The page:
Good Question: What's the law on tinted Windows? | WHEC.com

Good Question: What's the law on tinted Windows?

Brennan Somers
Updated: March 25, 2022 09:44 AM
Created: March 25, 2022 06:11 AM

ROCHESTER N.Y. (WHEC) – Let's answer a good question about a state law. This one is about our cars and windows.

Dark tinted windows. What’s the law? Is it really enforced?

Here's one email:
“I see countless vehicles every day with tint so dark you can't even see an outline of the occupants.  I’m sure the law is still on the books but there no longer appears to be any enforcement of the law, let alone a crackdown.”

 And another:
“I thought that tinted windows on vehicles were illegal. I see newer vehicles with their front windows tinted all the time. What's the scoop?”

The short, simple answer is yes. Windows that are too dark are still illegal.

This issue actually got some new attention back in 2017. That's when window tint testing was added to your state safety inspection.
Here are the rules on the books. The windshield and front side windows cannot block more than 30% of the light. This law also applies to the rear window unless the vehicle has outside rear-view mirrors on both sides.

Rear side windows must also allow at least seventy percent of light from the outside to pass through the window if the vehicle is classified as a "passenger car".

The Department of Motor Vehicles put out a whole video campaign about this, showing how you use specialized meters to check windows. Now, it’s not illegal to be in the window tinting business, but the DMV stresses “It is illegal to sell, offer for sale, or install glass that does not comply with this law.”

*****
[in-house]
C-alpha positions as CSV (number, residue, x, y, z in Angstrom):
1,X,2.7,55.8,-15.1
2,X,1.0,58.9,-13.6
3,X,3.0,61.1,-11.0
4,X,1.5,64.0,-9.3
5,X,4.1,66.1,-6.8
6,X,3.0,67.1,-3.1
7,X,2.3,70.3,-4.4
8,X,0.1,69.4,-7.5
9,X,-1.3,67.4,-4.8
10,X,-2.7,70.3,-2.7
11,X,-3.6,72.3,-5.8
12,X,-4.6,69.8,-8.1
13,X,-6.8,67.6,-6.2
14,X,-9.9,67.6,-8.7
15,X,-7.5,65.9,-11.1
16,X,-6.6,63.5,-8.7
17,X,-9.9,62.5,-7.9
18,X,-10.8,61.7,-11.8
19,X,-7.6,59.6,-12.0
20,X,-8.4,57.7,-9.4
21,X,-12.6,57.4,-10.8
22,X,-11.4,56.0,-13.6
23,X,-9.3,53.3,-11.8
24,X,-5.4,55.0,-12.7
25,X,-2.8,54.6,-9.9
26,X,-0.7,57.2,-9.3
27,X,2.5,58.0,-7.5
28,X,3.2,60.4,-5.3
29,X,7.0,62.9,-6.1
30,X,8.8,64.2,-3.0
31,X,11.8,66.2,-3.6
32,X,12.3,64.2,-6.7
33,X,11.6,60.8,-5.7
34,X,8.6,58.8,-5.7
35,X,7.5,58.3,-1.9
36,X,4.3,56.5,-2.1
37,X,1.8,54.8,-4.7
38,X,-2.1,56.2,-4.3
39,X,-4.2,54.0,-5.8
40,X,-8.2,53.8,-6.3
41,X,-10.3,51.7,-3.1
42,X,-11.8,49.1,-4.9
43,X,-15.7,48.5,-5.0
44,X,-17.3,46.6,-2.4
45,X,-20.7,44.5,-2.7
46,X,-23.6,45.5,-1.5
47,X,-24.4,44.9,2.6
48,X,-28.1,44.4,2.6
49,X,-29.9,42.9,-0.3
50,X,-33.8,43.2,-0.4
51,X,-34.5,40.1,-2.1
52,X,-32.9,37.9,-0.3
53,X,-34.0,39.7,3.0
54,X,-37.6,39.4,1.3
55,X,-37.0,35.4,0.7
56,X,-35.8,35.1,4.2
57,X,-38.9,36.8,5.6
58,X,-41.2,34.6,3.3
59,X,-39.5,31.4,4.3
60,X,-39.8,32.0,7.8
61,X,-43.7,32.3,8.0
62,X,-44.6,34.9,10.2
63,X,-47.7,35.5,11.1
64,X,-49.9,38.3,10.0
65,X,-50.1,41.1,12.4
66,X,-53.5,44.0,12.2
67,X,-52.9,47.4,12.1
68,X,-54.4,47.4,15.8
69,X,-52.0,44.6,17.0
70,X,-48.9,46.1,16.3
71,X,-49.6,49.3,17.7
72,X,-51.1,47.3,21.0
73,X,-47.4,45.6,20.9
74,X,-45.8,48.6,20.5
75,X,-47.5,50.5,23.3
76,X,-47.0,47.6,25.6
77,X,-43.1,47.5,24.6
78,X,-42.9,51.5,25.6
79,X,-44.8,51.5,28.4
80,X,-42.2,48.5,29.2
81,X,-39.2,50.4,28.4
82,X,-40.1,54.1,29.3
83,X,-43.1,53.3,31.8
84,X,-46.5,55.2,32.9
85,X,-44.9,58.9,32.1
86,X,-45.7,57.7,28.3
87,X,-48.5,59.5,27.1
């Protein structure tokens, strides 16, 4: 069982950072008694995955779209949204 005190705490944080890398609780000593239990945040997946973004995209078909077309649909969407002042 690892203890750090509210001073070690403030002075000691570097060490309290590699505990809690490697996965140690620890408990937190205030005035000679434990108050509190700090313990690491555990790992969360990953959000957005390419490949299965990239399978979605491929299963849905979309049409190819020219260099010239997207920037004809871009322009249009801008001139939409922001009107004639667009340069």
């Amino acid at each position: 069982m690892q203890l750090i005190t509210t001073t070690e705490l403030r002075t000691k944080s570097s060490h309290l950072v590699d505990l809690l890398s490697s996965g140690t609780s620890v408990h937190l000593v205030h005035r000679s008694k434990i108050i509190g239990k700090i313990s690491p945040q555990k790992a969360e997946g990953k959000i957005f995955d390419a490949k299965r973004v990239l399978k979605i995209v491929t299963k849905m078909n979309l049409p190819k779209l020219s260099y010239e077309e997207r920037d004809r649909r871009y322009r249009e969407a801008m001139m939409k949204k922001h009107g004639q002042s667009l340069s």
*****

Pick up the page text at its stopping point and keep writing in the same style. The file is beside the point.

So how about policing it? I asked Rochester Police Department for the numbers on violations from 2019, the most recent “normal” year of traffic pre-pandemic.

Here's what I got:

  • 138 tickets were issued under all sections of traffic law concerning tint and items attached to car windows like stickers — something other than your registration and inspection.
  • That same year, deputies in Monroe County also issued a few dozen tickets for illegal windshields, 34 in total.

A simple and obvious way to see if your windows are okay — look through the windshield. If you can’t make out shapes, like the steering wheel or seats, not good.

Also, on a sunny day, look at your car. If you think the reflection is blinding because that’s how tint works by reflecting the sun, it might not be legal.

There are a few exceptions under the law.

Drivers can apply for exemptions if they have a medical condition requiring them to have tinted windows. There's a form you have to fill out and get signed by your doctor to do that.


 


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